N: What new projects are you working on? Any future Dragonlance novels?
R: What other projects? Well, I've just started the third book in the Dhamon saga. I'm writing a few short stories for DAW Books for next year's anthologies--Knights Fantastic, Familiars Fantastic, and the Repentatent. I'm editing a DAW Books anthology called Sol's Children, which will also be out sometime next year. This latter project is wonderful and humbling, as some of the authors I've invited are big-name Hugo and Nebula winners... Timothy Zahn, Mike Stackpole, Mike Resnick, Jack C. Haldeman II. Here I am editing folks who I've admired for years. A great experience.
N: Anything you want to say or any soapbox issues you want to talk about?
R: Soapbox. Hmmm. Issues. That could fill a few pages if I had the time (short on time 'cause of deadlines right now). How about some advice for budding writers instead?
I've had the pleasure of attending some "unusual" conventions lately. I went to the World Mystery Convention and sat in nonstop on writer's panels. Incredible advice. Anyone wanting to write should make it a point to go to a con's writing panels. Even if you have more published credits than the folks on the stage, you'll walk away with something new. I believe I've learned more from the panels I've attended through the years than through any writing course I took in High School and College (NOTE: I am not saying don't take writing courses.)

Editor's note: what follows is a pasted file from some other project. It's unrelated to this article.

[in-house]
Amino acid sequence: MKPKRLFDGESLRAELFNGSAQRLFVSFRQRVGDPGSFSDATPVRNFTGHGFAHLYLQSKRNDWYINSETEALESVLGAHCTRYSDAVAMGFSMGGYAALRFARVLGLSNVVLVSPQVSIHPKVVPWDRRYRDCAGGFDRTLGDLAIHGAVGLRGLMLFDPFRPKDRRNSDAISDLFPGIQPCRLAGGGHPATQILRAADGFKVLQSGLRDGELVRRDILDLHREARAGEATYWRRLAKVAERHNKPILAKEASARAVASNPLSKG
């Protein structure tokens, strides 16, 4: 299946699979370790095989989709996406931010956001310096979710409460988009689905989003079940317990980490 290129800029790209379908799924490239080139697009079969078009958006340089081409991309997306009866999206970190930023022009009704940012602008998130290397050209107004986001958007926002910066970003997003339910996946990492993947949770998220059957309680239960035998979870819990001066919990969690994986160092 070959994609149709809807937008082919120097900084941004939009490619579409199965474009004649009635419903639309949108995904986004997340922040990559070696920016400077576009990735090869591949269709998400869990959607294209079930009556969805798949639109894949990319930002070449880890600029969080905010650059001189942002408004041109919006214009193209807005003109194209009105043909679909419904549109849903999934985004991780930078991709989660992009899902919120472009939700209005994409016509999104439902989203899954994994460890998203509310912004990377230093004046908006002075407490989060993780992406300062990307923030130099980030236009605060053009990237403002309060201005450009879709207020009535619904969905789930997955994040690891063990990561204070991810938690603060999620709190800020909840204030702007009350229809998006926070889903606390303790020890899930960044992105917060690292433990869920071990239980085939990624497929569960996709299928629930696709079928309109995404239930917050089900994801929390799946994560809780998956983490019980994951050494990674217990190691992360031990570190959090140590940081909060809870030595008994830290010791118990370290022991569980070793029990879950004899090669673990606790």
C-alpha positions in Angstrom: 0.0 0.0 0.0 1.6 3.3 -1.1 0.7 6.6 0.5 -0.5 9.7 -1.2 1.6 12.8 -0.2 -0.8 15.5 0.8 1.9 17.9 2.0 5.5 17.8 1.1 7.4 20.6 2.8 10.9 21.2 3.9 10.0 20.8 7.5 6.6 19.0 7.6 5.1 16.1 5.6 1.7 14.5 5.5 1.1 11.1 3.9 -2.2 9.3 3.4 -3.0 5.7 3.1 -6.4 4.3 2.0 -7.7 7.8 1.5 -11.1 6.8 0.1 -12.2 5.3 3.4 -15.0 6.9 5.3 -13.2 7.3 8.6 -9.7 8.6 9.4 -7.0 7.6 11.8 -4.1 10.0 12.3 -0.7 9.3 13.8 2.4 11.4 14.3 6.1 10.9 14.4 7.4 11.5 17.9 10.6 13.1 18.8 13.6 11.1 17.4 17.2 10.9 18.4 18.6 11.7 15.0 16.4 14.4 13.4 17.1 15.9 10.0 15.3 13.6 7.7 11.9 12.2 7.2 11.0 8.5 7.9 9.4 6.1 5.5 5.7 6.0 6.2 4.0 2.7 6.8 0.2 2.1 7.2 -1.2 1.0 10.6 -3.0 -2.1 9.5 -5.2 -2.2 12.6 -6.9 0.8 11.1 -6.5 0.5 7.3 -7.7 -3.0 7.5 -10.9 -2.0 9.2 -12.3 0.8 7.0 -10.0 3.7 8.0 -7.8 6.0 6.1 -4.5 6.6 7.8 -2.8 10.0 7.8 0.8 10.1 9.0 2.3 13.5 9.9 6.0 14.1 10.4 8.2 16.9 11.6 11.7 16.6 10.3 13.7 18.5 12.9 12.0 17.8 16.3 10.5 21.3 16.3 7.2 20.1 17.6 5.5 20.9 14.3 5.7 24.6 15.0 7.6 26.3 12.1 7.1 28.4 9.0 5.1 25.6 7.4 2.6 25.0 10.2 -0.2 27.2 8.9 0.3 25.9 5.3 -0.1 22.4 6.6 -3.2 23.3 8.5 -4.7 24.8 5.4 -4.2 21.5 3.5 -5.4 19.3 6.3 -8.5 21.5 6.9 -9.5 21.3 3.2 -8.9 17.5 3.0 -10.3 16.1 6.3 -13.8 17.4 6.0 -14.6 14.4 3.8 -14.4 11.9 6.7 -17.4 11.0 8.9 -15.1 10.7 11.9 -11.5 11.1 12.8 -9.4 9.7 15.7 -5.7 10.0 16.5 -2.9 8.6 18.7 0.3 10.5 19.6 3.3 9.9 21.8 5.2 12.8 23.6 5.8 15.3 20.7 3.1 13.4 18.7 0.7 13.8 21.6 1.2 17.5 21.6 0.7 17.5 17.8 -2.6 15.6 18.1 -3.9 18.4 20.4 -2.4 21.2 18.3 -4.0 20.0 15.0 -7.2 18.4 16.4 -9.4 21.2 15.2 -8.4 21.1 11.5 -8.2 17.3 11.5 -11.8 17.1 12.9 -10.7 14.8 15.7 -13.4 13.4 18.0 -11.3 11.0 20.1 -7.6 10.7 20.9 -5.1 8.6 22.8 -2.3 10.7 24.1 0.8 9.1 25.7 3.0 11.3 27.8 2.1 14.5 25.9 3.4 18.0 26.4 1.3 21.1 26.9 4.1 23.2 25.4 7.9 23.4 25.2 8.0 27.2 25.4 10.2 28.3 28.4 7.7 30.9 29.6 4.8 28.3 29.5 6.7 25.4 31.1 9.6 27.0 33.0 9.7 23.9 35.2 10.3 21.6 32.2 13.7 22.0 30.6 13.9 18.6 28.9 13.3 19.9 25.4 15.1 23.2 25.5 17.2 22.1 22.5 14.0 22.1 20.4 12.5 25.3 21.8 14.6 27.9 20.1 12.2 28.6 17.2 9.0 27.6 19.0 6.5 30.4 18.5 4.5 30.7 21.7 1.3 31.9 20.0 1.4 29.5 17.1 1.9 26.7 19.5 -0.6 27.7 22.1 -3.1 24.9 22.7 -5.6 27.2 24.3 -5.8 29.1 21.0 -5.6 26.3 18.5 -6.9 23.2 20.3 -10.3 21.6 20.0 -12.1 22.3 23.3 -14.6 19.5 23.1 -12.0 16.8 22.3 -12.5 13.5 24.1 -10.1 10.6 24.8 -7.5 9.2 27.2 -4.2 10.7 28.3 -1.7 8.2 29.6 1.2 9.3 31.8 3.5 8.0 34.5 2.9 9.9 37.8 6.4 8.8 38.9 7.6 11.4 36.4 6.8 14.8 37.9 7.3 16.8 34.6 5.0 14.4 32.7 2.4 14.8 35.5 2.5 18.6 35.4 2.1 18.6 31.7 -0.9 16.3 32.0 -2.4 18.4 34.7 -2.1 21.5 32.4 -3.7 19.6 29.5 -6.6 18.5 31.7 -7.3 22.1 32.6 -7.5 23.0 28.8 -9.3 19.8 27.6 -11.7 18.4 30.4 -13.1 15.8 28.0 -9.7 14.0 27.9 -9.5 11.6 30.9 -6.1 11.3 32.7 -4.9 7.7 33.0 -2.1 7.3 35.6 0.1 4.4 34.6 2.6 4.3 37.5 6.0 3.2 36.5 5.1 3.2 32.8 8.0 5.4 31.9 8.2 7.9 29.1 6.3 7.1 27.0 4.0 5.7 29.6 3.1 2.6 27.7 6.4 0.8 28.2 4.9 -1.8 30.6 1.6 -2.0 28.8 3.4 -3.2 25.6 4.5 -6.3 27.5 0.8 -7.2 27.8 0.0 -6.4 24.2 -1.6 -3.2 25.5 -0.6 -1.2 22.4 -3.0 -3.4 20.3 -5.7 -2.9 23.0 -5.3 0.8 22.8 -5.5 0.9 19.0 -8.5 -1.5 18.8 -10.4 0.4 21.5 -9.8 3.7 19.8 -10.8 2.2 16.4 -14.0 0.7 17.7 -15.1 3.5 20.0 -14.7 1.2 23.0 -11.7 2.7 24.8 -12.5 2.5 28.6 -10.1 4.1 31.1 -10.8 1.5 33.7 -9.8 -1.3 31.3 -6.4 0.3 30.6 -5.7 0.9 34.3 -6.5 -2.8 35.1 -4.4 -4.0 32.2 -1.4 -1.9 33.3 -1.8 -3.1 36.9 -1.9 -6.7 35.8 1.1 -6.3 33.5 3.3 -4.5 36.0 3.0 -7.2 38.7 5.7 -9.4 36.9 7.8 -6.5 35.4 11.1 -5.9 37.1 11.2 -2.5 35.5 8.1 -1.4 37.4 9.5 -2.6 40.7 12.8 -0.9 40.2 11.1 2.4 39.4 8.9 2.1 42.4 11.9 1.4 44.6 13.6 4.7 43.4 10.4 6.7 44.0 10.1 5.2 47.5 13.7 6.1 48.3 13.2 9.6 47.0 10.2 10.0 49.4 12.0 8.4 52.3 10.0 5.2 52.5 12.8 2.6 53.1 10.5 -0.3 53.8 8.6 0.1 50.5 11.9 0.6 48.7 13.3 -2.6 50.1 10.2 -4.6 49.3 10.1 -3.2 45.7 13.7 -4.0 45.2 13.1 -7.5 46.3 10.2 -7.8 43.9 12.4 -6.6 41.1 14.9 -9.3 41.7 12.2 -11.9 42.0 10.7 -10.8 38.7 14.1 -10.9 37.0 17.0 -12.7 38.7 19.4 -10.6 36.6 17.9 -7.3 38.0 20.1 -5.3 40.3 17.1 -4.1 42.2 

I'm giving a couple (with some author friends) at this year's GEN CON Game Fair. And I'll make it a point to sit in on some given by other folks.
As an aside: A good friend of mine gave me a book for Christmas--Stephen King, A Memoir On The Craft, ON WRITING. I'd only read one Stephen King book, so you couldn't consider me a fan. But this book is great. The first half is memoirs, how he got into the business--his triumphs and tragedies. The second is chock-full of good advice on writing. Really a great book!
N: Thank you, Jean, for taking the time to talk to us.
R: Thanks for asking me to do the interview.